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Grand Hustle/Atlantic(NEW YORK) -- A T.I. concert in New York City got violent on Wednesday night.

Four people were shot at the Manhattan venue Irving Plaza, the site of the concert, at 10:15 p.m. local time. T.I. was not performing at the time of the shooting.

One male victim was pronounced dead at Beth Israel hospital. There were three other victims -- two male, one female -- who were taken to other hospitals; there was no word on their condition as of early Thursday.

No suspects are in custody at this time.

Copyright © 2016, ABC Radio. All rights reserved.

 

Niggas than shot Troy Ave pray for the bull????

A video posted by Young Ros Music (@youngros) on May 25, 2016 at 7:34pm PDT

 


Frank Ockenfels/FOX(NEW YORK) -- X-Files star Gillian Anderson sent fans into a tizzy, after she retweeted a poster of her standing in the rifled barrel backdrop made famous at the start of every James Bond film.

"It's Bond. Jane Bond," she captioned the post, which was retweeted nearly 13 thousand times, and liked more than 25 thousand since Saturday. "Thanks for all the votes! (And sorry, don't know who made poster but I love it!)," Anderson wrote, adding, "#NextBond."

Incidentally, it's not known who will replace Daniel Craig as 007, if and when he hangs up his holster, though Tom Hiddleston, Tom Hardy, and Idris Elba have been rumored replacements.

Still, Anderson's post has inspired a thousands-strong online petition and a hashtag #GillianForBond.

Copyright © 2016, ABC Radio. All rights reserved.


Eric Charbonneau/Netflix(NEW YORK) -- Laverne Cox, the groundbreaking transgender star of the Netflix series Orange Is the New Black, gets emotional when discussing the controversy swirling around North Carolina these days.

In the wake of bathroom legislation that critics have deemed anti-LGBT, recordings artists including Maroon 5, Bruce Springsteen and Pearl Jam are boycotting the state. That's music to the ears of Cox.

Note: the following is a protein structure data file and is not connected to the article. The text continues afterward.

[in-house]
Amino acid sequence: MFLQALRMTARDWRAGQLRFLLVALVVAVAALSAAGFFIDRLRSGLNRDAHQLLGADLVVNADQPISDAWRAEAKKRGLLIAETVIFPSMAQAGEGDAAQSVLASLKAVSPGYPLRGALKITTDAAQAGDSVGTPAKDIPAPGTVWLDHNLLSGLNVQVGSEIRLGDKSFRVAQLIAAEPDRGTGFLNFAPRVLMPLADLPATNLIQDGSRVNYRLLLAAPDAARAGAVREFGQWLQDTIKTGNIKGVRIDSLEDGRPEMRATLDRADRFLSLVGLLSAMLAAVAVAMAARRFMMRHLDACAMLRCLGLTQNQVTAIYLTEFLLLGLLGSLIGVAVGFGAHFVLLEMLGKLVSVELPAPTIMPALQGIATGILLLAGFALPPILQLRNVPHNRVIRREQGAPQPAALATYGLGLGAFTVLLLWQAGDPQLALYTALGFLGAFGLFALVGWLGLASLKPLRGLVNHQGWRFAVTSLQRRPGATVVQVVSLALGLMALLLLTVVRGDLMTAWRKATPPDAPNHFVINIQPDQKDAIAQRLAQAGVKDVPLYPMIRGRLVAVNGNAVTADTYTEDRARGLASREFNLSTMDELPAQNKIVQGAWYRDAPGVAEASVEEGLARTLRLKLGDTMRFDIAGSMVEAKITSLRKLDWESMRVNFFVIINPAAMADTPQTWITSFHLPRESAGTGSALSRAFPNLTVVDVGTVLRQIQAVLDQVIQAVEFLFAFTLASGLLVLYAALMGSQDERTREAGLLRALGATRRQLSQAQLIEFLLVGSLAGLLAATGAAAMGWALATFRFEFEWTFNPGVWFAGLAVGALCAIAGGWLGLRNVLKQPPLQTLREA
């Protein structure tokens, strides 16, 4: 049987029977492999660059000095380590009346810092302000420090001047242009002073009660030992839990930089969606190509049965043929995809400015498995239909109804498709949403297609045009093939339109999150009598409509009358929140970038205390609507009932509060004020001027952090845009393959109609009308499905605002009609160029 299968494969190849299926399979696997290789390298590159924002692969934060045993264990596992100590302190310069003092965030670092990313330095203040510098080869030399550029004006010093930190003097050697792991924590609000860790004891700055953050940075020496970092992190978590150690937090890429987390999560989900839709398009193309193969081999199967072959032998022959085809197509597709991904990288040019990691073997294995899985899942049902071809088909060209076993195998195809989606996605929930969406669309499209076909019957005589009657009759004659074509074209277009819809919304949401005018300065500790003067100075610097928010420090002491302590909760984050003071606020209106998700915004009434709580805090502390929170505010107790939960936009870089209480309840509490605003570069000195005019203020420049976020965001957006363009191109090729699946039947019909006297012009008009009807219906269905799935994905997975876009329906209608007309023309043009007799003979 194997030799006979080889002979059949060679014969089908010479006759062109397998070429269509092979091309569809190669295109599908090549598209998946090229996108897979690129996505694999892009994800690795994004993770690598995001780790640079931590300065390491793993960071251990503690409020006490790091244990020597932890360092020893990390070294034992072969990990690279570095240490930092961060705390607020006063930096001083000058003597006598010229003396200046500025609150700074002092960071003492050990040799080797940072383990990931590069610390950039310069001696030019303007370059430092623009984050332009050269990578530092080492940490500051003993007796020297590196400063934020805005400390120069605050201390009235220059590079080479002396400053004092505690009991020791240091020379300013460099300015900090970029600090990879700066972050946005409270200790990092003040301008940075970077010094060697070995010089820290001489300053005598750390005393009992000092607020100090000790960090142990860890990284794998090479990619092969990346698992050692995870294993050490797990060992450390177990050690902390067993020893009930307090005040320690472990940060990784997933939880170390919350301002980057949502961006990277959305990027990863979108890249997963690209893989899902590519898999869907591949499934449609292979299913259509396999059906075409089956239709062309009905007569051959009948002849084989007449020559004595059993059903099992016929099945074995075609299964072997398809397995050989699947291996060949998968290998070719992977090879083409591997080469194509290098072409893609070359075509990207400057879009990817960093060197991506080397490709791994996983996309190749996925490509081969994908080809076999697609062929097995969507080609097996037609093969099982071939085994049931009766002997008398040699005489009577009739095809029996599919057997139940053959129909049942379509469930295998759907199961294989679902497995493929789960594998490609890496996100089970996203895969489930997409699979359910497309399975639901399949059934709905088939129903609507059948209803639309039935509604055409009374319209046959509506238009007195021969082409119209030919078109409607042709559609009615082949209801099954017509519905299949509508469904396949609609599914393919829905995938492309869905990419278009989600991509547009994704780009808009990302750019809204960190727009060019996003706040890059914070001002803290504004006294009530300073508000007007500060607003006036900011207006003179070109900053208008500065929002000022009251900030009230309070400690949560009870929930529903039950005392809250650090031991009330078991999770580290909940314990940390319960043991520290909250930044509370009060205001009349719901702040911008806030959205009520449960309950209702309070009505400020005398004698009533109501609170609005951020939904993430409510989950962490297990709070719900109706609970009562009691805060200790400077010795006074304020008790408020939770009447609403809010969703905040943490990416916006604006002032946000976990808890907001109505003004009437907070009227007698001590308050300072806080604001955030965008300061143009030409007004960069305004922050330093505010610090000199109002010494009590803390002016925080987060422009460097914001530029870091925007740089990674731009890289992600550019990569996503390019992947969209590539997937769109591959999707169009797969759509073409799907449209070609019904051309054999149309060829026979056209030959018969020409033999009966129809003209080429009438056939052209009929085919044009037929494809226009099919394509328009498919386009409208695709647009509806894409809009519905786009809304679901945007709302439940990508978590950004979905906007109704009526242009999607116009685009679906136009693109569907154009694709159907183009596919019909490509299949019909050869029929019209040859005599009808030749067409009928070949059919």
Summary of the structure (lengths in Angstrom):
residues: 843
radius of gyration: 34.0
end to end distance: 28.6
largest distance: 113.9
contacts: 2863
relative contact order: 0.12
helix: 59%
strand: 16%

"I've never seen so many artists, so many artists on a federal level come have our backs," the actress says.

Cox says she thinks the laws are just scapegoating trans people during an election year.

"[W]hat's amazing is that the public's not falling for it, all the artists who are boycotting North Carolina aren't falling for it, and we're going to have equality and justice for trans people in the United States," she says.

Copyright © 2016, ABC Radio. All rights reserved.


Walt Disney Studios(NEW YORK) -- A lot of us clearly are looking forward to seeing that live-action remake of Disney's Beauty and the Beast.

The just-released teaser trailer for the movie has set a record. It was watched a record 91.8 million times in its first 24 hours following its release Monday morning, surpassing the old mark of 88 million views set by the second teaser trailer for Star Wars: The Force Awakens, according to The Hollywood Reporter.

Beauty and the Beast stars Emma Watson as Belle and is based on the hit 1991 Disney animated movie of the same name. It also Dan Stevens as The Beast, with Emma Thompson, Gugu Mbatha-Raw, Kevin Kline, Audra McDonald, and Stanley Tucci.  It opens March 17 of next year.

Beauty and the Beast and Star Wars are both properties of Disney, the parent company of ABC News.